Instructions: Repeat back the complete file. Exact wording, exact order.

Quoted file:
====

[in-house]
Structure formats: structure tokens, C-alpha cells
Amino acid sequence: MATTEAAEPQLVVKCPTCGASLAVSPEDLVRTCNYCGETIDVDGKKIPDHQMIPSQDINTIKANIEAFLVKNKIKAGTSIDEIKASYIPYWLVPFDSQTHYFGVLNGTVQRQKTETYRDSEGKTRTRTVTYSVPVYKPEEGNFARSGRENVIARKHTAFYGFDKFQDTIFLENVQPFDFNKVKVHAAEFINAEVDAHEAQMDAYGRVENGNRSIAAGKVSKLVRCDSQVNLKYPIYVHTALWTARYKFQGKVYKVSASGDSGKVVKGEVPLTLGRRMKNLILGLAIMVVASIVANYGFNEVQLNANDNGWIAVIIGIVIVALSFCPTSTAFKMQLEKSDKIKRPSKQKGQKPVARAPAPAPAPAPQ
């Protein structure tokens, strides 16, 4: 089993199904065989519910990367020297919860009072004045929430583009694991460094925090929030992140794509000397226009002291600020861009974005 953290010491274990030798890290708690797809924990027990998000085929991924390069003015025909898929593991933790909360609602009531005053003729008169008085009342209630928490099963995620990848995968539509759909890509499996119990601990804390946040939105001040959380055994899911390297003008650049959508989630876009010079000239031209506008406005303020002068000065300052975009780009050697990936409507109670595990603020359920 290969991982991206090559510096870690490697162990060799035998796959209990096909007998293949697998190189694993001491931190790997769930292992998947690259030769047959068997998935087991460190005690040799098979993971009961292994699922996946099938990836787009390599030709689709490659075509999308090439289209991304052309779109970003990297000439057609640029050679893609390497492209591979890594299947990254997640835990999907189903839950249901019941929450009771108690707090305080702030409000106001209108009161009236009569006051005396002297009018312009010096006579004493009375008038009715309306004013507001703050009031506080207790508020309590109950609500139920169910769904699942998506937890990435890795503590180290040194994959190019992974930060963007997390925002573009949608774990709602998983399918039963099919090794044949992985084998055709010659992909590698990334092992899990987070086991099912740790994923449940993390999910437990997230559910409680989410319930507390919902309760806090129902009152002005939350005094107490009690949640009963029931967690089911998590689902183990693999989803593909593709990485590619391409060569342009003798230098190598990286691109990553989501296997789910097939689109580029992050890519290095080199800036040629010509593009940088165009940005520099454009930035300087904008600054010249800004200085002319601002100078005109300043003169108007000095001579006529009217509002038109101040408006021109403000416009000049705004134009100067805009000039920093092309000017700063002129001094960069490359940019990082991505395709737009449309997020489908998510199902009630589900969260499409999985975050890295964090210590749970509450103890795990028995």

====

[in-house]
Structure formats: structure tokens, C-alpha cells
Amino acid sequence: MATTEAAEPQLVVKCPTCGASLAVSPEDLVRTCNYCGETIDVDGKKIPDHQMIPSQDINTIKANIEAFLVKNKIKAGTSIDEIKASYIPYWLVPFDSQTHYFGVLNGTVQRQKTETYRDSEGKTRTRTVTYSVPVYKPEEGNFARSGRENVIARKHTAFYGFDKFQDTIFLENVQPFDFNKVKVHAAEFINAEVDAHEAQMDAYGRVENGNRSIAAGKVSKLVRCDSQVNLKYPIYVHTALWTARYKFQGKVYKVSASGDSGKVVKGEVPLTLGRRMKNLILGLAIMVVASIVANYGFNEVQLNANDNGWIAVIIGIVIVALSFCPTSTAFKMQLEKSDKIKRPSKQKGQKPVARAPAPAPAPAPQ
């Protein structure tokens, strides 16, 4: 089993199904065989519910990367020297919860009072004045929430583009694991460094925090929030992140794509000397226009002291600020861009974005 953290010491274990030798890290708690797809924990027990998000085929991924390069003015025909898929593991933790909360609602009531005053003729008169008085009342209630928490099963995620990848995968539509759909890509499996119990601990804390946040939105001040959380055994899911390297003008650049959508989630876009010079000239031209506008406005303020002068000065300052975009780009050697990936409507109670595990603020359920 290969991982991206090559510096870690490697162990060799035998796959209990096909007998293949697998190189694993001491931190790997769930292992998947690259030769047959068997998935087991460190005690040799098979993971009961292994699922996946099938990836787009390599030709689709490659075509999308090439289209991304052309779109970003990297000439057609640029050679893609390497492209591979890594299947990254997640835990999907189903839950249901019941929450009771108690707090305080702030409000106001209108009161009236009569006051005396002297009018312009010096006579004493009375008038009715309306004013507001703050009031506080207790508020309590109950609500139920169910769904699942998506937890990435890795503590180290040194994959190019992974930060963007997390925002573009949608774990709602998983399918039963099919090794044949992985084998055709010659992909590698990334092992899990987070086991099912740790994923449940993390999910437990997230559910409680989410319930507390919902309760806090129902009152002005939350005094107490009690949640009963029931967690089911998590689902183990693999989803593909593709990485590619391409060569342009003798230098190598990286691109990553989501296997789910097939689109580029992050890519290095080199800036040629010509593009940088165009940005520099454009930035300087904008600054010249800004200085002319601002100078005109300043003169108007000095001579006529009217509002038109101040408006021109403000416009000049705004134009100067805009000039920093092309000017700063002129001094960069490359940019990082991505395709737009449309997020489908998510199902009630589900969260499409999985975050890295964090210590749970509450103890795990028995």